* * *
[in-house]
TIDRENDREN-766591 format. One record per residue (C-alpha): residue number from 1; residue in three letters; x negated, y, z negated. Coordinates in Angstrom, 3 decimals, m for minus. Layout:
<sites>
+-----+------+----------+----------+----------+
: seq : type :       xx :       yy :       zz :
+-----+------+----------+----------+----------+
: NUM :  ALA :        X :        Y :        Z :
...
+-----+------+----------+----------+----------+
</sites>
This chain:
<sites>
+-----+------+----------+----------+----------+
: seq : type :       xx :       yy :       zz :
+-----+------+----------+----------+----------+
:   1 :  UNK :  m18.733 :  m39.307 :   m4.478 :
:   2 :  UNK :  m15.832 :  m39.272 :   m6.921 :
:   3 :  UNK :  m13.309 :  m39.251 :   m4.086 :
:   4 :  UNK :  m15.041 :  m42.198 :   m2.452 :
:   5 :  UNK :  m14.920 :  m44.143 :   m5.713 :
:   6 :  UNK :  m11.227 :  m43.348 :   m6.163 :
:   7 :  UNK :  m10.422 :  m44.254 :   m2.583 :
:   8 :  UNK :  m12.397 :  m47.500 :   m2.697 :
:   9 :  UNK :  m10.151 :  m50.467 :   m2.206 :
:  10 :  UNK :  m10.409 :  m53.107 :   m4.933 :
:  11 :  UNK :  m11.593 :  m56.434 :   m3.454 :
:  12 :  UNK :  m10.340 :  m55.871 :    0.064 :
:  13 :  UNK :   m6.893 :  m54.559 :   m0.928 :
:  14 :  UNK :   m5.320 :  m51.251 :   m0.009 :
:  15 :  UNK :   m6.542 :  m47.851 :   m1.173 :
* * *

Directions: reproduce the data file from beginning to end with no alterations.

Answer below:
[in-house]
TIDRENDREN-766591 format. One record per residue (C-alpha): residue number from 1; residue in three letters; x negated, y, z negated. Coordinates in Angstrom, 3 decimals, m for minus. Layout:
<sites>
+-----+------+----------+----------+----------+
: seq : type :       xx :       yy :       zz :
+-----+------+----------+----------+----------+
: NUM :  ALA :        X :        Y :        Z :
...
+-----+------+----------+----------+----------+
</sites>
This chain:
<sites>
+-----+------+----------+----------+----------+
: seq : type :       xx :       yy :       zz :
+-----+------+----------+----------+----------+
:   1 :  UNK :  m18.733 :  m39.307 :   m4.478 :
:   2 :  UNK :  m15.832 :  m39.272 :   m6.921 :
:   3 :  UNK :  m13.309 :  m39.251 :   m4.086 :
:   4 :  UNK :  m15.041 :  m42.198 :   m2.452 :
:   5 :  UNK :  m14.920 :  m44.143 :   m5.713 :
:   6 :  UNK :  m11.227 :  m43.348 :   m6.163 :
:   7 :  UNK :  m10.422 :  m44.254 :   m2.583 :
:   8 :  UNK :  m12.397 :  m47.500 :   m2.697 :
:   9 :  UNK :  m10.151 :  m50.467 :   m2.206 :
:  10 :  UNK :  m10.409 :  m53.107 :   m4.933 :
:  11 :  UNK :  m11.593 :  m56.434 :   m3.454 :
:  12 :  UNK :  m10.340 :  m55.871 :    0.064 :
:  13 :  UNK :   m6.893 :  m54.559 :   m0.928 :
:  14 :  UNK :   m5.320 :  m51.251 :   m0.009 :
:  15 :  UNK :   m6.542 :  m47.851 :   m1.173 :